What by Who: Runaways by Brian K. Vaughan
So I've decided to make this week a tribute to comics, something you don't really see mentioned a whole lot by lolitas. I've seen posts here and there about gaming or about manga, but that's really apples and oranges. If you've never picked up a comic I guess I can see why. The worlds of the better characters are huge, with histories that span millions of story lines and quite a few alternate dimensions and take backs. It's a confusing world to jump into simply because it tends to require a lot of back knowledge. But that doesn't mean it isn't an amazing media.
For those that don't know much about comics I'll give you a few pointers before pointing you to the series I'm going to recommend very highly. Comics aren't all that much like manga really. There is a difference to the story telling, and to the characters. There are two main flavors of comics to choose from and a good deal of smaller ones you can pick up as well. But chances are if you hear a comic book name and recognize it without being a comic geek you're hearing about Marvel or DC. DC is a little more well known so far as known names go. This is where the epic heroes come from. Think of this as your go to place for modern mythology. Larger than life figures against impossible odds. The villains are ridiculously powerful, the heroes worthy of awe. These are stories all about spectacle and jaws dropping. And Batman brooding.
But as much as I adore some of the DC characters (a martian with a sweet tooth, yes) I have to say that if you're entering the world of comics for the first time you may want to explore Marvel first. This is where you want to go if you like your stories subtly woven in and driven by complex characters. If you like villains that may not exactly be villains all the time, heroes that make mistakes, and complex relationships then this is what you should be looking at.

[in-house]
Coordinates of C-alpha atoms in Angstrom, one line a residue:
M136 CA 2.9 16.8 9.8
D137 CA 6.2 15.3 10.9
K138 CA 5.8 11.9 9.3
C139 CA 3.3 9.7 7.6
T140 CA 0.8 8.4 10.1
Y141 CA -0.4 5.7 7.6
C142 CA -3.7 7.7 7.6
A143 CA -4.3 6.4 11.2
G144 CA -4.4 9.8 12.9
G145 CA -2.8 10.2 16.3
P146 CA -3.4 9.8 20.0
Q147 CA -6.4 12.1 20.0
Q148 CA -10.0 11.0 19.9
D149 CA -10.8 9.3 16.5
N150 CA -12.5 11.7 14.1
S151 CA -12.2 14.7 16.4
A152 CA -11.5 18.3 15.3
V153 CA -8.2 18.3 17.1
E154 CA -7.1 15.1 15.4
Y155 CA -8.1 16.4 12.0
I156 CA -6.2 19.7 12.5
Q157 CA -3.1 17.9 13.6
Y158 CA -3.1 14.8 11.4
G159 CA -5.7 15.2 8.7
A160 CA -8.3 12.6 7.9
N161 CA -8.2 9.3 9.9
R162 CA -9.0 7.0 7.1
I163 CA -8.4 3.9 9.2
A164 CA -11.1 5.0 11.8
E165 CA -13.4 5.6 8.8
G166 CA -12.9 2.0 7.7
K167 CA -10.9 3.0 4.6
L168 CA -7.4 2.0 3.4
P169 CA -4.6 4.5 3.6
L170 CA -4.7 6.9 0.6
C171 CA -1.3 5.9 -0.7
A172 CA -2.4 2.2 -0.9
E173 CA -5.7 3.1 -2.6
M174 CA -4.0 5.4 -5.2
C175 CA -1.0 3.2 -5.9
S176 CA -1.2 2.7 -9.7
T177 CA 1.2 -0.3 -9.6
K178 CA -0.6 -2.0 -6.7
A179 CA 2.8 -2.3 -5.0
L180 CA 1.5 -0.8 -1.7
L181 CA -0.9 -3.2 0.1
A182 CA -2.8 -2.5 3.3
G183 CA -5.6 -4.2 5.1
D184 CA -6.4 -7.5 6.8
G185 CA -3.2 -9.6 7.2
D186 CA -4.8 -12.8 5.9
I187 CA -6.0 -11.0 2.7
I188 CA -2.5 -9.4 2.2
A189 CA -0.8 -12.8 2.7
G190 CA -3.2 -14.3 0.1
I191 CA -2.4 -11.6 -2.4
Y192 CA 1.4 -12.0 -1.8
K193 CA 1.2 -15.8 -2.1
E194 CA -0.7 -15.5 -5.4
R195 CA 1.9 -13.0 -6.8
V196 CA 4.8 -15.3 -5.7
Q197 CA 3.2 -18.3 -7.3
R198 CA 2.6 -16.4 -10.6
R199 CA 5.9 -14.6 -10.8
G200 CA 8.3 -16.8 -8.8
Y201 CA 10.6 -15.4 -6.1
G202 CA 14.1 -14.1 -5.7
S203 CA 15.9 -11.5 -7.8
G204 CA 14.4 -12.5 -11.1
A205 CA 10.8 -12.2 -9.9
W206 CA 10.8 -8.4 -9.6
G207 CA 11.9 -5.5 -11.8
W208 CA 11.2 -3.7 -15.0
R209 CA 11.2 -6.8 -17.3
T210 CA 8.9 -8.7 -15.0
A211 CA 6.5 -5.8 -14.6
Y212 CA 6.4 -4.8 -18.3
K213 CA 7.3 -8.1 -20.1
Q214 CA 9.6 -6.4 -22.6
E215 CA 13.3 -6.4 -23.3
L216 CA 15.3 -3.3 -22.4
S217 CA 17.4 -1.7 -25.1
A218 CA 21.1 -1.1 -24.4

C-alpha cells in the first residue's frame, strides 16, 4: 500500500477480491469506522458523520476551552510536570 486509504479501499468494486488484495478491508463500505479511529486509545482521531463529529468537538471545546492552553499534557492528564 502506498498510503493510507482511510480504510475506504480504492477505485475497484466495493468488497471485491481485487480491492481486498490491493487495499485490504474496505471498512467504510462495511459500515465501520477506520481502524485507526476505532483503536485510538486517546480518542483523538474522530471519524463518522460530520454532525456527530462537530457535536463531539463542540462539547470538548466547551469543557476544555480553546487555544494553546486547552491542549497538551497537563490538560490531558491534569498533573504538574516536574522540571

A great comic to start out with is Runaways. It's part of the entirety of the Marvel universe, but separated from it. You won't need to know how many times Jean has died and come back and who is who's secret identity to understand the story. But if you do know those things then you'll have a few cameos to point out as well. The story is about a group of kids that aren't exactly friends but that find out their parents are super villains. The relationships are complicated. They don't start off as friends but have to learn to be family. With all the craziness that goes with being family. And also, they have to save the world from their parents.
It's not really a story about princesses or frills or fashion or fantasy. It's a story about growing up without giving up yourself in the process. It's a story about the ups and downs of friendships and the difficulty in doing the right thing. I think it's something a lot of people can relate to, and it's just an all around great story to read. The characters are varied, fully formed and act appropriately for their ages. They all have something different to bring to the table, from the brain to the fighter. It's a complex team that falls together and figures out how to deal with it. The kids start out attempting to mimic the superheroes of their world, but in the end they decide to just do what they do and leave the code names to others, which is a very interesting take. And Molly has cute hats.
I'd highly recommend reading though at least the first of the series, though those desiring visual candy should continue into Whedon's story line as well. Time travel makes for pretties.
This is pretty.